Winsome rerun in diamond debacle
The parallels between the Nirav Modi-case and Winsome Diamonds - the original diamond headache of banks - are not hard to miss. Both are owned by high-profile diamond merchants who fled the country after credits went sour, while the state-run banks bore the brunt of huge losses.
- Published 19.02.18
New Delhi: The parallels between the Nirav Modi-case and Winsome Diamonds - the original diamond headache of banks - are not hard to miss. Both are owned by high-profile diamond merchants who fled the country after credits went sour, while the state-run banks bore the brunt of huge losses.
"After the horse bolted once, bankers should have exercised far greater caution," said Sanjay Bhattacharyya, former managing director of the State Bank of India.
Like Nirav, Winsome's Jatin Mehta had taken standby letters of credit on which he reneged before fleeing. Though the losers in the more than Rs 6,500-crore case were a consortium of banks - the biggest hit was Delhi-based Punjab National Bank.
Both Nirav and Mehta have their roots in Gujarat's Palanpur.
In the early years of this century, Jatin Mehta was the darling of the banking world. He took buyer's credit to purchase gold, turned it around into diamond-studded jewellery and paid back the money. His firms - Winsome, Su-Raj & Forever Diamonds - enjoyed high credit and their limits kept getting extended.
Indian banks issued standby letters of credit, similar to guarantees, in favour of international bullion banks such as Standard of South Africa, Standard Chartered, London, and Scotiabank, which supplied gold to Mehta's Winsome Group.
By 2012, months before the bubble burst, banks had collectively given Rs 4,366 crore to Winsome Diamonds & Jewellery Ltd, Rs 1,932 crore to Forever Precious Jewellery and Diamond and Rs 283 crore to Su-Raj Diamonds as buyer's credit.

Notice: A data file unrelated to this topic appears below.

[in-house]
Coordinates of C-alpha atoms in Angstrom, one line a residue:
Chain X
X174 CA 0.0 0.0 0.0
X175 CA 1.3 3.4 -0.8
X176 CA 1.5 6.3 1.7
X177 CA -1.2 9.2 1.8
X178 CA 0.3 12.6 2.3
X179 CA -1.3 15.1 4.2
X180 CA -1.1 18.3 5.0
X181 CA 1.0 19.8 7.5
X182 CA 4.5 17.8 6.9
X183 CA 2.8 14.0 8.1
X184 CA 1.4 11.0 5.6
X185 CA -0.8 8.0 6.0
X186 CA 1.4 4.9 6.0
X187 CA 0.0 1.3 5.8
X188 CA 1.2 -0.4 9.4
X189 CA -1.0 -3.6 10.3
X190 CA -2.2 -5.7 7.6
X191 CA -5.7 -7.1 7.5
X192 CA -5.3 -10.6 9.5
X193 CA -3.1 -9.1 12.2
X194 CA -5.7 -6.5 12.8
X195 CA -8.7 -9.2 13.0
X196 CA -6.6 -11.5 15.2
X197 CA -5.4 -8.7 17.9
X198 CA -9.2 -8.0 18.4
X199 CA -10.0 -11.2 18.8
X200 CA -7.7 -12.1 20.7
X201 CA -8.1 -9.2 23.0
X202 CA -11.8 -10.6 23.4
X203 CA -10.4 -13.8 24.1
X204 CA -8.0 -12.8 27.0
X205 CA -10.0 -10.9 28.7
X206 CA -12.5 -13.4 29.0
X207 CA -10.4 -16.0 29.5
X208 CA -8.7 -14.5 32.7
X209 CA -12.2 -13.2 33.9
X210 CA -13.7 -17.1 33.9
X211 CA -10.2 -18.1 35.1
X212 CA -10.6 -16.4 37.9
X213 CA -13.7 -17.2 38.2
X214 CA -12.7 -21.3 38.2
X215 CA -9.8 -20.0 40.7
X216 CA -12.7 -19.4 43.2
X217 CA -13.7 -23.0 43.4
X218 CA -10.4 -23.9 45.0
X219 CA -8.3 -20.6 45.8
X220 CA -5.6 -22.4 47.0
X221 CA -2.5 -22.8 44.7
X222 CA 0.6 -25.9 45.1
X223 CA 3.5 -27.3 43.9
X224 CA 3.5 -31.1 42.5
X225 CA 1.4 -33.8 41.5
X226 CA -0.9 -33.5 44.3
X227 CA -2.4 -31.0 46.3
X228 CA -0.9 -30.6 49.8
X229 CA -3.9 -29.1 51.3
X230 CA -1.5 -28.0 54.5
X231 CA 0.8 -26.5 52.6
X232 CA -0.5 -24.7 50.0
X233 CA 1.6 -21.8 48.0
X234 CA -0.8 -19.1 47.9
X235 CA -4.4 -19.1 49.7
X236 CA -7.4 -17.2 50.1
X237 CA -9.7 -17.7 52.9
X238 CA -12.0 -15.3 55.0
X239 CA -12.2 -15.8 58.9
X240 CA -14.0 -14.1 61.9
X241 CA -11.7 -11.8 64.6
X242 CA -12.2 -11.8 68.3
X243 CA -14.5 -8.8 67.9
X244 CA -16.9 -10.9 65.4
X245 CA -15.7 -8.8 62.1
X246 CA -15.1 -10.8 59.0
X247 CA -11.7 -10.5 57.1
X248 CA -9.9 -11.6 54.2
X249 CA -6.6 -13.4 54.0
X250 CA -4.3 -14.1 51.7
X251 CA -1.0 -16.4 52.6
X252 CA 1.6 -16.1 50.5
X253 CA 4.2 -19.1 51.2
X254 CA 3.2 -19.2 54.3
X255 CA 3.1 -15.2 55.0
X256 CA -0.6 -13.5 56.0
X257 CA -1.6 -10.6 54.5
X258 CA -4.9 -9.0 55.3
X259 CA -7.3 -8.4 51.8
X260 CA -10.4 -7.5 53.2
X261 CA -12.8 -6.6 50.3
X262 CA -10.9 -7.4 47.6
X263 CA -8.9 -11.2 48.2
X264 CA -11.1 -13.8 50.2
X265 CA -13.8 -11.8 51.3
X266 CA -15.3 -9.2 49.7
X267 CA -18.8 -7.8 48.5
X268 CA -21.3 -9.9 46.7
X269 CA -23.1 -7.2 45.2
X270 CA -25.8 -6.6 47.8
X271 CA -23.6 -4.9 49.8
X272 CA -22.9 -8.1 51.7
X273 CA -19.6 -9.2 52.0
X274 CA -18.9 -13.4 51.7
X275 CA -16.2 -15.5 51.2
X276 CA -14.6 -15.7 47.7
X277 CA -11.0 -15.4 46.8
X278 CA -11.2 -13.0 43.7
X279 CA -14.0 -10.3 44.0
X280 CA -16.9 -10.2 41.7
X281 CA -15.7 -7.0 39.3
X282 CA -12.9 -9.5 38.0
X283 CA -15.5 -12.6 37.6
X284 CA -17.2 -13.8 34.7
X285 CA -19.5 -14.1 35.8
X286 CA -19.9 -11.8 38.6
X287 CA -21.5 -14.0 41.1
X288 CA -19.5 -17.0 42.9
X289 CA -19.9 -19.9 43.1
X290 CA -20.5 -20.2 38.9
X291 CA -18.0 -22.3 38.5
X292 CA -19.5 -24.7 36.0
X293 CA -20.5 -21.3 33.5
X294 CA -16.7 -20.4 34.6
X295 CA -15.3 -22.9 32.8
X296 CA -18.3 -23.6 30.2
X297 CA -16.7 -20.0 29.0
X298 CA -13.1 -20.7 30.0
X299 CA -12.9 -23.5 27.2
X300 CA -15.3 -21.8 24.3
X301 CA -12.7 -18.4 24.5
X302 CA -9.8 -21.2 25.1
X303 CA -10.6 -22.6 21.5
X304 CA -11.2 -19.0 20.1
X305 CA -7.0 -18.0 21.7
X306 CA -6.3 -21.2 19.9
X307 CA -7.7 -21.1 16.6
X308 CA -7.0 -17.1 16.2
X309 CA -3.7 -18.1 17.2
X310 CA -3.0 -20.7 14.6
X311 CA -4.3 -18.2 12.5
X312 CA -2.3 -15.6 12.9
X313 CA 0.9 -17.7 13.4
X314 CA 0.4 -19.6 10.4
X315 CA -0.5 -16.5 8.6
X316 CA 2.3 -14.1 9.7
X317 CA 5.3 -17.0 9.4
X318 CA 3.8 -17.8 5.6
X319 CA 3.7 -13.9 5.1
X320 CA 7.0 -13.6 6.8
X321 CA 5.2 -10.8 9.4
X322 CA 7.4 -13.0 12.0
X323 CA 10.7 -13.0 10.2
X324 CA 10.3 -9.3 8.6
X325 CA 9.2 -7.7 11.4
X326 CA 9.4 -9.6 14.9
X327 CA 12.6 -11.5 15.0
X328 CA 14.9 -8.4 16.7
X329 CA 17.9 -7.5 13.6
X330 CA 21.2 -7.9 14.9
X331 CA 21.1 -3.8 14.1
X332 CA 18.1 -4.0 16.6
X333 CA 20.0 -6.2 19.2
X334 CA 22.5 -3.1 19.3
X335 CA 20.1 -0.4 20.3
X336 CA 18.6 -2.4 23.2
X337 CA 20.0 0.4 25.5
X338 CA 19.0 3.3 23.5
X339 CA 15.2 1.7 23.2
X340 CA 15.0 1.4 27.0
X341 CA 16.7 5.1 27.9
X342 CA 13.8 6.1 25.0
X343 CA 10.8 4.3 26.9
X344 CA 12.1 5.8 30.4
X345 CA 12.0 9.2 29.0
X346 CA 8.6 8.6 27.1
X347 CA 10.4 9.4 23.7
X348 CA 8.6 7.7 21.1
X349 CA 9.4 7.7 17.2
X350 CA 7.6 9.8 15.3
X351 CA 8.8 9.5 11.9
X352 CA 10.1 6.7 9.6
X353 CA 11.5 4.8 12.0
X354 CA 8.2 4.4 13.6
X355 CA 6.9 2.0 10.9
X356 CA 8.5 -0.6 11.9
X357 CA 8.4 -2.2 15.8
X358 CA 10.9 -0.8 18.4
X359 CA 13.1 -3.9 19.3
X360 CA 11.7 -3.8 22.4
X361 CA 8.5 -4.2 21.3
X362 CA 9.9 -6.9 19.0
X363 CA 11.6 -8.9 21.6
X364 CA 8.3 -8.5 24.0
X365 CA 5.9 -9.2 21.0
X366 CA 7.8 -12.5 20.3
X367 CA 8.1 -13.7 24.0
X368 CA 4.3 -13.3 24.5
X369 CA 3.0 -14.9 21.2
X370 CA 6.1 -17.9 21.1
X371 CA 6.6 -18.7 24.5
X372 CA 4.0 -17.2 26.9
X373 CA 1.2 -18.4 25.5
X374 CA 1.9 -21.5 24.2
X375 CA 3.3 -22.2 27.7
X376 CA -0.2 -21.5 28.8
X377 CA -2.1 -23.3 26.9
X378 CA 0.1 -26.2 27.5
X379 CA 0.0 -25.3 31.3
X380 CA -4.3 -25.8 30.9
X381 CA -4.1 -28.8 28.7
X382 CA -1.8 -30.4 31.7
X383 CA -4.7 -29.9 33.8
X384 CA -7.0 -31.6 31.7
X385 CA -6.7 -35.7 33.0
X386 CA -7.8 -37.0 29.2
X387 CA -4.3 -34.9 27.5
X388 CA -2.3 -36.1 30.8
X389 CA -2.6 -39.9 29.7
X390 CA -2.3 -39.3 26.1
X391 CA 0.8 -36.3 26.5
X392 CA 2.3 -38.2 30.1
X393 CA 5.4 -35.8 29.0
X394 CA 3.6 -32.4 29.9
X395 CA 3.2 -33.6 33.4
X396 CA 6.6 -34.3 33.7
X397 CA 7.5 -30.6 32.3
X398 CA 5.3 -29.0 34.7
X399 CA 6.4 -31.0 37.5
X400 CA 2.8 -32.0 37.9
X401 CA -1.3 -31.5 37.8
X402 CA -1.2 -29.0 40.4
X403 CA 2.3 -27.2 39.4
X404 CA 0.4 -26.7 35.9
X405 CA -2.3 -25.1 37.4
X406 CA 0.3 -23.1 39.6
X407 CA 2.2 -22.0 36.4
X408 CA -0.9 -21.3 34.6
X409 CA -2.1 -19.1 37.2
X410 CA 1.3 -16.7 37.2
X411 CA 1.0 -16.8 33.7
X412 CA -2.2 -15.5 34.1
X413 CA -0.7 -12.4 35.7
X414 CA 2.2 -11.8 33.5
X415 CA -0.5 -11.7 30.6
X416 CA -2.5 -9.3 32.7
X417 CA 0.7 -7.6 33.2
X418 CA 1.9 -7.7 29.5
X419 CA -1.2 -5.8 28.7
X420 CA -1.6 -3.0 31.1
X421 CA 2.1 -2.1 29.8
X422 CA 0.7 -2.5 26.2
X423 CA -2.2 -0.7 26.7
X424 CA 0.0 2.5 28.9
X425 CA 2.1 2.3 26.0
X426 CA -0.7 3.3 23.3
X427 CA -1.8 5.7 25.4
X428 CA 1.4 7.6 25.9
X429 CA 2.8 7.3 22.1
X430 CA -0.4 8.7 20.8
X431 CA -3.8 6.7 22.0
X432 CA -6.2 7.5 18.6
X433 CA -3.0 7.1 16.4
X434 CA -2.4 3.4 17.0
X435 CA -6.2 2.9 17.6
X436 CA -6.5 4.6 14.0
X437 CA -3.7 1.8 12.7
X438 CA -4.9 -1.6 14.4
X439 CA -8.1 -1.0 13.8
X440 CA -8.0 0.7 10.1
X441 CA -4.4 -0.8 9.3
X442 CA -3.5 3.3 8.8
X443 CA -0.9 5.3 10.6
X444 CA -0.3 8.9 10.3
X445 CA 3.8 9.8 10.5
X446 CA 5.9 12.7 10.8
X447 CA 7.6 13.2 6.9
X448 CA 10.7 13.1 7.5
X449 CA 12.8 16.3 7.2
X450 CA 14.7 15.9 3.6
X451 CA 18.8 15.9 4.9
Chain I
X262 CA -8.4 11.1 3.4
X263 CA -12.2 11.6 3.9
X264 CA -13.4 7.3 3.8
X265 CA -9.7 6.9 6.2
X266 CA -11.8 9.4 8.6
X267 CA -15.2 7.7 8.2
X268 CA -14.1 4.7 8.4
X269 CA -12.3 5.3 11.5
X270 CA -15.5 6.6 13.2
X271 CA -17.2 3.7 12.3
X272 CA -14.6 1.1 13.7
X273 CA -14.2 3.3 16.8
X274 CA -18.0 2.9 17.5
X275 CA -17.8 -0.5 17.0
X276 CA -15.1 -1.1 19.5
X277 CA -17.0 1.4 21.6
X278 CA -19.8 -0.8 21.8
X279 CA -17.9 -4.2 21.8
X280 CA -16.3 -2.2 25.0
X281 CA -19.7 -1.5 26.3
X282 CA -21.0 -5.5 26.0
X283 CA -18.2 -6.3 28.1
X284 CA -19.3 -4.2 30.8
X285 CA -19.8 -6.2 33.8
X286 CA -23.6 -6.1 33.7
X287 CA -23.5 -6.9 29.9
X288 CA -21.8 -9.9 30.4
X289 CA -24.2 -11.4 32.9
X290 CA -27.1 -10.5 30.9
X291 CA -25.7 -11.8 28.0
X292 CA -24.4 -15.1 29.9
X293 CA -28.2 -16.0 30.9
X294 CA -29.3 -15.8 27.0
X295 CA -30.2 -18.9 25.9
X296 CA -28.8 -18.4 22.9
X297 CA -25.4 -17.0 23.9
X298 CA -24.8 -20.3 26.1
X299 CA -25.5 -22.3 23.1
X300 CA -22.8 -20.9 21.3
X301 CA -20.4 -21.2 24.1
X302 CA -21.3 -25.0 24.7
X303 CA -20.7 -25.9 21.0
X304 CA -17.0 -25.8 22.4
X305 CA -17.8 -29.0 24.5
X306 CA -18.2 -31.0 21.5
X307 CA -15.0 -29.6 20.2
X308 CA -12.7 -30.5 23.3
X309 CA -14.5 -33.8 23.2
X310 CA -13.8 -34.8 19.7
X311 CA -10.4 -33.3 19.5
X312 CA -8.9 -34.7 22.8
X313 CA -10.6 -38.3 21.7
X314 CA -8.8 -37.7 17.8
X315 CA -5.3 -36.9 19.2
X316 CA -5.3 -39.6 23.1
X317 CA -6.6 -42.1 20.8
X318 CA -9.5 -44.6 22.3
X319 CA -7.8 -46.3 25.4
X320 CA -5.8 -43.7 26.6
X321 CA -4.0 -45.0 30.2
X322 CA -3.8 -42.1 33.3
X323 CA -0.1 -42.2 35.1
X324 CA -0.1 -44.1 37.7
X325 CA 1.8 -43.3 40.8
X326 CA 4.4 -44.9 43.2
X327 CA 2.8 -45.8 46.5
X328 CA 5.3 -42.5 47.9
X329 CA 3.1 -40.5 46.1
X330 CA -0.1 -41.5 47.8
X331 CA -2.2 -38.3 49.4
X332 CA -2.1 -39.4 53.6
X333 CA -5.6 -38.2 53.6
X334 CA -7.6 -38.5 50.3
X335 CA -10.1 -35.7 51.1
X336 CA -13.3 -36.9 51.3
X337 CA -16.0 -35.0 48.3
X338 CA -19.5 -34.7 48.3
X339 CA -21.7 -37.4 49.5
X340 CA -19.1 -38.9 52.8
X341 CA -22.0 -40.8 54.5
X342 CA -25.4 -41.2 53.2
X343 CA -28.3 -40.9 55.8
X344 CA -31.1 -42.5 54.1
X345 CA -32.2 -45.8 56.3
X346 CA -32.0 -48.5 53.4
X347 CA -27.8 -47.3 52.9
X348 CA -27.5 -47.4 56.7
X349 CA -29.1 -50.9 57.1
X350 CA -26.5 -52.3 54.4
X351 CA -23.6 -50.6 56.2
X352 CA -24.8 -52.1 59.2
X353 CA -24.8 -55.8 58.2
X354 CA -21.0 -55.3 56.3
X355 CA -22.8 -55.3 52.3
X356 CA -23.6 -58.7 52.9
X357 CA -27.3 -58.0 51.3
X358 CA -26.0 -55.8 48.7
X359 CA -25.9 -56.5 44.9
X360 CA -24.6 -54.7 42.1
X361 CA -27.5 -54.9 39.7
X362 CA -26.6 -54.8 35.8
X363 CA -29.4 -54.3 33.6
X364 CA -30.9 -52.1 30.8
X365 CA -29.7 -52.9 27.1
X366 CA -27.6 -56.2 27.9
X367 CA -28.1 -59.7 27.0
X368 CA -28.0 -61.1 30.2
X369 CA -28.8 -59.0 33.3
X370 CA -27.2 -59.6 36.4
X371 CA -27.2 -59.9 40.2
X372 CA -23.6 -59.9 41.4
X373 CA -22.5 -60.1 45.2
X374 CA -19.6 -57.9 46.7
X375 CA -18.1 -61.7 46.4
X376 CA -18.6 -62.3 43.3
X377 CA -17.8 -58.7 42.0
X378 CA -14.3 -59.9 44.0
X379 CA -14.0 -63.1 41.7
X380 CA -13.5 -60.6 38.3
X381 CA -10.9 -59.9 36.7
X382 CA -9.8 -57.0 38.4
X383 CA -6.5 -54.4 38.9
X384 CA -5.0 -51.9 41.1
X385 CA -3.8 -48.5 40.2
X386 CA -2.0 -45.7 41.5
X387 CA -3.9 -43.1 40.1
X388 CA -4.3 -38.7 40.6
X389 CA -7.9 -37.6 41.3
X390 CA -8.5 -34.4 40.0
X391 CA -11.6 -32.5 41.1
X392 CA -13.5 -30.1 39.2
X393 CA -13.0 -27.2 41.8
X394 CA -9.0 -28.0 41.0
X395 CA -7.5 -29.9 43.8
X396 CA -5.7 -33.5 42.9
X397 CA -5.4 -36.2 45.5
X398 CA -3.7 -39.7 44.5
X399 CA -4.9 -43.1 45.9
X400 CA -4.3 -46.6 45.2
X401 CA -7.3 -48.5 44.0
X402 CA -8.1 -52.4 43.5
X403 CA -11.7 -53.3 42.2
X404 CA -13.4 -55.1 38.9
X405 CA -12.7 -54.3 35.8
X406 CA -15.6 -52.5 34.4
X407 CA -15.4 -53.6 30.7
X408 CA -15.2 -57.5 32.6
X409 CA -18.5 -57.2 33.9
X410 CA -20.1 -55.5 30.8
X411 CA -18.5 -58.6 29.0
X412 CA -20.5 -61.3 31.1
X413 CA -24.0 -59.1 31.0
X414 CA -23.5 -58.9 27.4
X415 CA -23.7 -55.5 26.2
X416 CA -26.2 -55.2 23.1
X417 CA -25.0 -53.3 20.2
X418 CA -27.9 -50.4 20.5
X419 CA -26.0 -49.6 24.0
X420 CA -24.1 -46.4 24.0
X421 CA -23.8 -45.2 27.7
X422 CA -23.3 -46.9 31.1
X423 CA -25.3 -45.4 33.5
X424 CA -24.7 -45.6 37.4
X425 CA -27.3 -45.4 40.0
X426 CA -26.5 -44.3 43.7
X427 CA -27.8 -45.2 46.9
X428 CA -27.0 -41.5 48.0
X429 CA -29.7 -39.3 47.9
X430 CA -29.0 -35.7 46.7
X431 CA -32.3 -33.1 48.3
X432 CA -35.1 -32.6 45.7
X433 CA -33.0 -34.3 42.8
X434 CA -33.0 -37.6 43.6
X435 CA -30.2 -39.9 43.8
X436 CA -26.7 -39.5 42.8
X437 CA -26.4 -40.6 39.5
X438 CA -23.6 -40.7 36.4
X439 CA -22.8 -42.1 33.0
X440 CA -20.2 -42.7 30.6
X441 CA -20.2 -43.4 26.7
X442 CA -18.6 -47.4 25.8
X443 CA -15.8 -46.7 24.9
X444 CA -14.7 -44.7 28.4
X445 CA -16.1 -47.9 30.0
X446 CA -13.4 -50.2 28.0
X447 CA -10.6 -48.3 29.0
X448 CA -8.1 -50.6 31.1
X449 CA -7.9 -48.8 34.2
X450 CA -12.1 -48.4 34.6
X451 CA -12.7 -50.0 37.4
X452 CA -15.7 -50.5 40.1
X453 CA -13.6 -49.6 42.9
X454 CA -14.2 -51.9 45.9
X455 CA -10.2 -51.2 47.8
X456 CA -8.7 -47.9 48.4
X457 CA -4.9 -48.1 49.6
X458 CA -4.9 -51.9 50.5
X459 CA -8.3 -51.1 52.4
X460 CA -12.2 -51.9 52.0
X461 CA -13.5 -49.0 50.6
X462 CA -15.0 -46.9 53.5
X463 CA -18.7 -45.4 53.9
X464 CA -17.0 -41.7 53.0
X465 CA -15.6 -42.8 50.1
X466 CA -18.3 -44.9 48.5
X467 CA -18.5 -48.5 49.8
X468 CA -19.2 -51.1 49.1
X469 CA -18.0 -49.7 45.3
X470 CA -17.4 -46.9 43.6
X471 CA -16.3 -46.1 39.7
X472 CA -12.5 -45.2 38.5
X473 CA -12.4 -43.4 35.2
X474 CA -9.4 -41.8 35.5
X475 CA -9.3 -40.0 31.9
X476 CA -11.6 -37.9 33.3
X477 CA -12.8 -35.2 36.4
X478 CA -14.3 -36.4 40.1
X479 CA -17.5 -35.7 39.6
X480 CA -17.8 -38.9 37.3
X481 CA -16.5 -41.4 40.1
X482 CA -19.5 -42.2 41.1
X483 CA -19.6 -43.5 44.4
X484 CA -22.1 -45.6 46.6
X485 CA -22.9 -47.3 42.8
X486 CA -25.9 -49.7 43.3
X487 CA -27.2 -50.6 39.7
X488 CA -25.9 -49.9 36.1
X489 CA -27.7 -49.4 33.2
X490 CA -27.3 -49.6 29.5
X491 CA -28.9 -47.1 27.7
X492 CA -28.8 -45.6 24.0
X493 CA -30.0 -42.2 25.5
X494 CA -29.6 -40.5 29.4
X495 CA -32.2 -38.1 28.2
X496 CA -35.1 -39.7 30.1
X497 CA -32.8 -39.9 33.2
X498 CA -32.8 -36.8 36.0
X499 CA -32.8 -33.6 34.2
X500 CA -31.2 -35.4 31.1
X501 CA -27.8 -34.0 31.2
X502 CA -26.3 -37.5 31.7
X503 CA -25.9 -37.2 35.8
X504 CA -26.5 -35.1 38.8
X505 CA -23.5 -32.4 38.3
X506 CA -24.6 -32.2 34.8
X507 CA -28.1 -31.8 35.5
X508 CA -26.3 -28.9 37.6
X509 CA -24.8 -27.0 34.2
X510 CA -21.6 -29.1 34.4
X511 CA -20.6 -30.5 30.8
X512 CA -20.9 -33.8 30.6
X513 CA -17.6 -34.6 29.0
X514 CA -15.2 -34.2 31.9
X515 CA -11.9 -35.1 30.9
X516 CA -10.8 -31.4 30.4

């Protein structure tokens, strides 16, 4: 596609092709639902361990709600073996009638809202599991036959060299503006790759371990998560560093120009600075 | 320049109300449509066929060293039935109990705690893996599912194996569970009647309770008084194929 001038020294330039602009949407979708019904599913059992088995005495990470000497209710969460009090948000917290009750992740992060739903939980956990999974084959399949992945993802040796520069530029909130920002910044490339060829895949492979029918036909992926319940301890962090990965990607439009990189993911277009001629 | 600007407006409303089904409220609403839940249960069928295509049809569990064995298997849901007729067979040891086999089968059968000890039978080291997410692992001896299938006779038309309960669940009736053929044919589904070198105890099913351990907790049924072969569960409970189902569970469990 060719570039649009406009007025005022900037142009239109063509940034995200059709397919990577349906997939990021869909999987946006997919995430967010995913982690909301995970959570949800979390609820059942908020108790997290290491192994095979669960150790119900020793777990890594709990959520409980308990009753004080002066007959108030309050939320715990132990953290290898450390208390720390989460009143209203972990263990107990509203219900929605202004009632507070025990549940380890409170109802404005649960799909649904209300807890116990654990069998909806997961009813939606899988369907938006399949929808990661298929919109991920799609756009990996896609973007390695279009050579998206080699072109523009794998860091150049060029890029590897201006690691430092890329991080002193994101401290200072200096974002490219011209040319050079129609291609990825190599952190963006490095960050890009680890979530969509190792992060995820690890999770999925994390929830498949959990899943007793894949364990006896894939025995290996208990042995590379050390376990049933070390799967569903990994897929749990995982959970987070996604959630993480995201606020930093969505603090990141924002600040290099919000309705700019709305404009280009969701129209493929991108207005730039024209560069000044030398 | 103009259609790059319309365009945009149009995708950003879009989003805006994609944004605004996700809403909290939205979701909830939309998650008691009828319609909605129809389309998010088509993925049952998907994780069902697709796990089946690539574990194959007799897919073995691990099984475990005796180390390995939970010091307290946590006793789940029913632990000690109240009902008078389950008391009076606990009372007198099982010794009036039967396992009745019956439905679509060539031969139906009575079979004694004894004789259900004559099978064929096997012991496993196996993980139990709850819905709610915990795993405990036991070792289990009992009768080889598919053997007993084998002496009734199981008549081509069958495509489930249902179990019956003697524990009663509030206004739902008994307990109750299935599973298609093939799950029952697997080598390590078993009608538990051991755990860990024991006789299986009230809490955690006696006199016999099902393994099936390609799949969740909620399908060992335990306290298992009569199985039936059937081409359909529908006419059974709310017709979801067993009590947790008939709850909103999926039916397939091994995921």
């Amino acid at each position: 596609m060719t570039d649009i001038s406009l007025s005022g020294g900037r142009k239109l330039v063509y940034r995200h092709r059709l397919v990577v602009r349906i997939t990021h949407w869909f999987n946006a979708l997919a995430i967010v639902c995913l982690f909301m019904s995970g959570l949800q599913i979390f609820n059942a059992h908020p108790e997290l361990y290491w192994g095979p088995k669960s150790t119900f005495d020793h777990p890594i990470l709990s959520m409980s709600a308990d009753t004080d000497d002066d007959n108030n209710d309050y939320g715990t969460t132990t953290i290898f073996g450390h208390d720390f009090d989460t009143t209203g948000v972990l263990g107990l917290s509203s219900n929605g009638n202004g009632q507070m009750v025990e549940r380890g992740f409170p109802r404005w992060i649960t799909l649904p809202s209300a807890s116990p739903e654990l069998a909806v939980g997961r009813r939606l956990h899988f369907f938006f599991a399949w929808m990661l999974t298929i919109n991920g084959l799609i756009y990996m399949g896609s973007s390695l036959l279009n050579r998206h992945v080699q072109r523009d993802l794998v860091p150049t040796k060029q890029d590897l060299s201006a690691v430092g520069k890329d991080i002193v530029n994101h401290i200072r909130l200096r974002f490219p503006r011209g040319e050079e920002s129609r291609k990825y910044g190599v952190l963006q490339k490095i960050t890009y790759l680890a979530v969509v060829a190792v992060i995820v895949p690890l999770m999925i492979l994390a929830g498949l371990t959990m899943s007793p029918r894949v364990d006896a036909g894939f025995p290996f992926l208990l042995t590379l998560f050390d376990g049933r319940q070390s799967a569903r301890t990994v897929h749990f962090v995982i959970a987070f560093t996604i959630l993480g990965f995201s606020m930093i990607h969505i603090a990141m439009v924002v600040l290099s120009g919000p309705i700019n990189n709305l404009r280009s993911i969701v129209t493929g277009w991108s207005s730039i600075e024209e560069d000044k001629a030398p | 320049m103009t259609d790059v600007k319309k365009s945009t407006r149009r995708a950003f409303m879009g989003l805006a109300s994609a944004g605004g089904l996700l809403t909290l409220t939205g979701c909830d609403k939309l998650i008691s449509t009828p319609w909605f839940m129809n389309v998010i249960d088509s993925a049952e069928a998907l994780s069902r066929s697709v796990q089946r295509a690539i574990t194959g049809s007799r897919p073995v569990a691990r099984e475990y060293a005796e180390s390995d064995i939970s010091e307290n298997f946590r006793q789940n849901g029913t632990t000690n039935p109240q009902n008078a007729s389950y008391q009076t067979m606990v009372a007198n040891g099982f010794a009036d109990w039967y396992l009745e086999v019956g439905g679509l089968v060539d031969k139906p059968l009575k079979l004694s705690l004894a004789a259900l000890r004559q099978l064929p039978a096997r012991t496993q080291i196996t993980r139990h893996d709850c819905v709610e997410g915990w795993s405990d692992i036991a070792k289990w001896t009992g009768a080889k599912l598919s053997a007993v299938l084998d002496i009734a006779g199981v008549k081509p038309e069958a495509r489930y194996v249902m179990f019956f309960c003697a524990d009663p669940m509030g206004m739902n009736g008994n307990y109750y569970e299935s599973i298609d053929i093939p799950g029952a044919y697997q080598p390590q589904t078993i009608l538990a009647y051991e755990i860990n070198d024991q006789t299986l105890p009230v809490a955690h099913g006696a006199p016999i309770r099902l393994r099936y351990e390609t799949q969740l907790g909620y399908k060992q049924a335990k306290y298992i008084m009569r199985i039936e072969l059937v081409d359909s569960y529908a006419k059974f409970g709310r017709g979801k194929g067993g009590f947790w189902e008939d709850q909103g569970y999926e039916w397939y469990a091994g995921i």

In November 2012, Mehta said he couldn't pay back as his customers - UAE jewellers - were hit by derivatives losses and unable to pay him. Mehta subsequently resigned from his firms and left India in 2016. He is believed to have obtained a citizenship of St Kitts & Nevis.
Bankers kept knocking on Winsome's doors, hoping for a settlement. Ultimately, in 2013, they realised that this was a deal gone sour and declared their outstanding credit as bad loan and declared Mehta a wilful defaulter.
By early 2014, bankers took the case to the CBI, who along with Mumbai police raided Winsome directors and its offices. For three years, the agency investigated the case without making any arrests. Of the banks which took the hit, Punjab National Bank suffered the biggest loss - more than Rs 1,700 crore. Other banks losing money included Central Bank of India (Rs 699.54 crore) and IDBI (Rs 388 crore).
"The two cases are similar in some ways. Both took credit lines without giving any collateral. The difference was that in one case the loans were officially made, in the Nirav- Modi case they were fraudulently given," points out Bhattacharyya.
Analysts say that once bitten, banks should have immediately placed most of their gems and jewellery credit lines on the scanner and checked their exposure to each client and the latter's ability to pay back.
To complicate matters, in 2015, Winsome Group firms filed cases in the Sharjah Federal Court, arguing that its companies had suffered a business loss of $1 billion as the 13 UAE-based jewellery firms which acted as its distributors had defaulted in payments. The Sharjah court ruled in favour of Winsome Diamonds and Forever Precious Jewellery.
On April 5, 2017, the CBI registered six separate cases against Winsome Diamonds and Jewellery Limited, Forever Precious Jewellery and Diamond Limited and their chief promoter Jatin Mehta for allegedly cheating three government banks of Rs 1,530 crore.
In May 2017, the UAE's appellate court upheld the Sharjah court's verdict. The 13 firms then took the case to the UAE's Supreme Court. Neither the CBI nor Indian banks had any role to play in this case and have to just wait it out.
Which way the Nirav Modi case will go will be revealed in the weeks ahead.
However, for now, both Modi and Mehta own firms in India that are unable to pay back to the Indian banks while both are living abroad despite the attempts of agencies to track them.